Buddhist temple bell
Watsonville Buddhist Temple Rev. Jay Shinseki preparing to ring the temple's ceremonial bell during the 2018 Obon Festival. —Johanna Miller/The Pajaronian file

WATSONVILLE—The simultaneous ringing of bells in sister cities across the United States and Japan to mark 75 years of peace since the bombing of Hiroshima and Nagasaki will take place Aug. 5.

The event is part of an inaugural initiative of the newly created Japan Committee of Sister Cities International (SCI), a project that calls for citizen “diplomats” and city leaders to coordinate bell ringings in sister cities across the two countries.

“These can be bells big and small—houses of worship, hand bells, call bells, cow bells…anything,” said Rev. Jay Shinseki, resident minister of Monterey and Watsonville.

Shinseki said the event will begin with a short memorial service at 3:30pm where a large bell is stationed outside the Watsonville Buddhist Temple, 423 Bridge St. An incense offering will also be part of the event.

“At precisely 4:15pm we will ring the large bell in memory of all who died in the blast and later died from the effects of the A-bomb,” Shinseki said. “I hope those who are in attendance will be willing to help ring the bell.”

Those in attendance must wear a mask.

In 1945 the U.S. detonated two nuclear weapons, the first on Aug. 6 over Hiroshima and the second on Aug. 9 over Nagasaki. Between 129,000 and 226,000 people, most of whom were civilians, were killed. Those attacks remain the only uses of nuclear weapons in armed conflict.

The bell project emerged from U.S./Japan sister city relationships that have developed since the end of World War II. The late photographer, artist, community leader and social activist, Richard Fukuhara, had the vision to have bells around the world ring 75 times to honor those lives lost in the Hiroshima and Nagasaki atomic bombings. He founded Shadows For Peace in 2015 to honor the lives lost and share the stories of the hibakusha (atomic bomb survivors). One goal is to promote peace through speaker forums, some of which included hibakusha living in the U.S.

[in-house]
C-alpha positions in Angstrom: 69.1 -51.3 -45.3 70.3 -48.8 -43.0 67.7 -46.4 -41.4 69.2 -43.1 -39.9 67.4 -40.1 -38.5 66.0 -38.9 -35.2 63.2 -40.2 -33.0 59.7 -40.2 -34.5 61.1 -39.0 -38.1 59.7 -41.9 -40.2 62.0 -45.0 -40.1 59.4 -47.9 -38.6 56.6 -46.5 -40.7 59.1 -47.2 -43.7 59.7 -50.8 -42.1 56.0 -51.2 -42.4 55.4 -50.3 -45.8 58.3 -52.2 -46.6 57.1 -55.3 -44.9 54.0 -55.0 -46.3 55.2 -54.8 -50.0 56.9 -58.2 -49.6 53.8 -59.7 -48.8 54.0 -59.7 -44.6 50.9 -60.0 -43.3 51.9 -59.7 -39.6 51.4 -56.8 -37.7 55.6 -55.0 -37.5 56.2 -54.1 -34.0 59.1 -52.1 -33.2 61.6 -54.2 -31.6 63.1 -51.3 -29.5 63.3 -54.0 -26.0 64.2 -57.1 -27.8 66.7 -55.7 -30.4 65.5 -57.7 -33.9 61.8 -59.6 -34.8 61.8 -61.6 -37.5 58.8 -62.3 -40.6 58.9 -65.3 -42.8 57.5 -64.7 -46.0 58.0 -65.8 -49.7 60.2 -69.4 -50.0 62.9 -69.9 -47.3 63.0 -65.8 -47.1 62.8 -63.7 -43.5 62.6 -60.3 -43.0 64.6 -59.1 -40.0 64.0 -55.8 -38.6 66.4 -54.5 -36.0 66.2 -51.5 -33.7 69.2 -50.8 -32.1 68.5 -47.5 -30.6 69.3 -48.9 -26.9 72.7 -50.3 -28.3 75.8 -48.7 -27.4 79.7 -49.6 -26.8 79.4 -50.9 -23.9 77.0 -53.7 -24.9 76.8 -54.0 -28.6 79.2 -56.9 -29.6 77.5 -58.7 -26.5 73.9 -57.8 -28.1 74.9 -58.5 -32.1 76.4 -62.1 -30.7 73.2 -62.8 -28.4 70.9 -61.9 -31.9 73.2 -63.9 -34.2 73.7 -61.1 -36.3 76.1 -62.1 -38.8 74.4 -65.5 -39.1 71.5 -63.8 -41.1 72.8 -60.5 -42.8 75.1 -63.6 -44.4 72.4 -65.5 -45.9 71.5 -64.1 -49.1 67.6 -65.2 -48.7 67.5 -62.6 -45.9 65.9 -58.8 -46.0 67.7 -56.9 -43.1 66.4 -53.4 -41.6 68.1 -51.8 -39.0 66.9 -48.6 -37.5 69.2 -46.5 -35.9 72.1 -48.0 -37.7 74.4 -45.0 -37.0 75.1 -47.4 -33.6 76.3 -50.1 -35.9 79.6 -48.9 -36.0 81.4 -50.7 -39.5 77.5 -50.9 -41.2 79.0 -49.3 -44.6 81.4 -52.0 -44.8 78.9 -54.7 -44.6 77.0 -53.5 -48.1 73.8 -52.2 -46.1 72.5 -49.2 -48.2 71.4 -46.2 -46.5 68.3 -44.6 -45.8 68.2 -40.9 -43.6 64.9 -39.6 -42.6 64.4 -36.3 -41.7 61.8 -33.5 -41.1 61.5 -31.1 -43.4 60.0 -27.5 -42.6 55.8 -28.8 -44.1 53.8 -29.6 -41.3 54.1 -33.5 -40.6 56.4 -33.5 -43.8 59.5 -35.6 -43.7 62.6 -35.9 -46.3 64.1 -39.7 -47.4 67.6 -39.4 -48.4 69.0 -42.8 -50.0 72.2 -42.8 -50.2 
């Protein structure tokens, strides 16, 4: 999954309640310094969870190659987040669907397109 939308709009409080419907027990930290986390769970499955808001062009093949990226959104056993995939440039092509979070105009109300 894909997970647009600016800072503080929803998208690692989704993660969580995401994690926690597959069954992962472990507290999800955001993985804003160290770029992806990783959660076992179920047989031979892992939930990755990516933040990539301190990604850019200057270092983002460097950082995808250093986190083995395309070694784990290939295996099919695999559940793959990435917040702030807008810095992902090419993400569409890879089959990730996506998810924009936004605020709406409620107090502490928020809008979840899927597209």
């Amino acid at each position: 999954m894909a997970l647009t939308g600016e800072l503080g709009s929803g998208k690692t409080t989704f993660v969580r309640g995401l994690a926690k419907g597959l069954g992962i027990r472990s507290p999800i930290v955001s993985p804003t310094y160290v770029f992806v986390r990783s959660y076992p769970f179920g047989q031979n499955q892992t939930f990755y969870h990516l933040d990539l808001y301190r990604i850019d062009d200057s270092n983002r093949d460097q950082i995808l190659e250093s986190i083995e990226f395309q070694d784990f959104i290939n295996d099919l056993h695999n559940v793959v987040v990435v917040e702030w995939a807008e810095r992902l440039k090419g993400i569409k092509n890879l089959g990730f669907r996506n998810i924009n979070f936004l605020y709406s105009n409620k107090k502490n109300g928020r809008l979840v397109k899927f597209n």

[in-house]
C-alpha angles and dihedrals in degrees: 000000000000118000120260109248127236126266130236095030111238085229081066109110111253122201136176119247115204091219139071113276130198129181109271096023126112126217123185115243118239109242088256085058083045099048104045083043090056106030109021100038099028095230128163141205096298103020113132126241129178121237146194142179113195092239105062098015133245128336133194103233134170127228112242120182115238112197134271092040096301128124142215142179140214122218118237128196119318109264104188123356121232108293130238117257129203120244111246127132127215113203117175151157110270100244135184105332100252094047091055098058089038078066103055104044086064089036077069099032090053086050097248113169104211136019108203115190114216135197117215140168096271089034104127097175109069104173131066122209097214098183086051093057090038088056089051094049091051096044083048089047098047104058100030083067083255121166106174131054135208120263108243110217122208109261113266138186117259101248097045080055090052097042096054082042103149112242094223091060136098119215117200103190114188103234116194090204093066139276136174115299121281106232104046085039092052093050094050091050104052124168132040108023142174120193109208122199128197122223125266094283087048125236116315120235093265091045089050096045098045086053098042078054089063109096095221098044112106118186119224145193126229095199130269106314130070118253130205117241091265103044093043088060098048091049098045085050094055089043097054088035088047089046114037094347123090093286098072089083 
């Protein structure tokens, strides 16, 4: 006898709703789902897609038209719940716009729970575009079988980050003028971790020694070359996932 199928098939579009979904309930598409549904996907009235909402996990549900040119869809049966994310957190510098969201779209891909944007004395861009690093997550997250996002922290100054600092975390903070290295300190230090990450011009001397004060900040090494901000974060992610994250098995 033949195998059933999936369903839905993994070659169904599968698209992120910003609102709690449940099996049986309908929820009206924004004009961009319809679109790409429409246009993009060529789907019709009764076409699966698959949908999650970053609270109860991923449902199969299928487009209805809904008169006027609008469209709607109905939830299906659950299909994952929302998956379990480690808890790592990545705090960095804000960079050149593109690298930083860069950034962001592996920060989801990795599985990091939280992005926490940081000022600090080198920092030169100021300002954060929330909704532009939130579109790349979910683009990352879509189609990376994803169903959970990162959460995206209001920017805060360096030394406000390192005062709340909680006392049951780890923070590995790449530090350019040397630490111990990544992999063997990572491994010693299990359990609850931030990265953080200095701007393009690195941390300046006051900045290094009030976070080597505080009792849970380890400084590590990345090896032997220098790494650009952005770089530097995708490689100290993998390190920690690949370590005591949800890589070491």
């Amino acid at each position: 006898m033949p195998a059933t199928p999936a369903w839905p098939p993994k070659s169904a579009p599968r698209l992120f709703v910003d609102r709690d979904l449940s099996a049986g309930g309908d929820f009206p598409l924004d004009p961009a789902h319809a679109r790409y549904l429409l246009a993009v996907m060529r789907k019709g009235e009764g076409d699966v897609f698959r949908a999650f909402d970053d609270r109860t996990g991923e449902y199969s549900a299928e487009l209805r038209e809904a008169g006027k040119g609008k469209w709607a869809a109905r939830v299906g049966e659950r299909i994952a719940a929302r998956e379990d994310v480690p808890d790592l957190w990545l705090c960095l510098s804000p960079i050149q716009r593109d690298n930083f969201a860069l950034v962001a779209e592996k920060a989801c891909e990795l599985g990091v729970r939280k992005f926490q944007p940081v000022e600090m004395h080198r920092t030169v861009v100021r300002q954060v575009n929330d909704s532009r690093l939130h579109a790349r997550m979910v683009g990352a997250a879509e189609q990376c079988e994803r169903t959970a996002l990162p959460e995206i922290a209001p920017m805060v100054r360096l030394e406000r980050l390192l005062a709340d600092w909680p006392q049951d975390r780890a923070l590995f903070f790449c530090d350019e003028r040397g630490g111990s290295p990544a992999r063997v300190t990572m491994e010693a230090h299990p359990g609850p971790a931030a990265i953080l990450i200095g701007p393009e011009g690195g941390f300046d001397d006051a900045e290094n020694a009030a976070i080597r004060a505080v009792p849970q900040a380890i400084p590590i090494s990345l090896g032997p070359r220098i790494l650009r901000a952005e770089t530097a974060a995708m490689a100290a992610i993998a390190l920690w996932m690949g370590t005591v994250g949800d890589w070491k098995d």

There are more than 455 sister city/state relationships in the U.S. and Japan, 162 of them within the SCI network, the second largest of any country.

Watsonville has a sister city relationship with Kawakami-Mura.

“There is meaningful symbolism to a showing like this since SCI was created to prevent wars like World War II, which ended with dropping of atomic bombs,” Shinseki said. “The world needs hope right now and a respite from the pandemic. For 75 rings of a bell on Aug. 5 and Aug. 8, you can help us celebrate a huge, positive milestone of peace for humankind.”

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Tarmo Hannula has been the lead photographer with The Pajaronian newspaper in Watsonville since 1997. More recently Good Times & Press Banner. He also reports on a wide range of topics, including police, fire, environment, schools, the arts and events. A fifth generation Californian, Tarmo was born in the Mother Lode of the Sierra (Columbia) and has lived in Santa Cruz County since the late 1970s. He earned a BA from UC Santa Cruz and has traveled to 33 countries.


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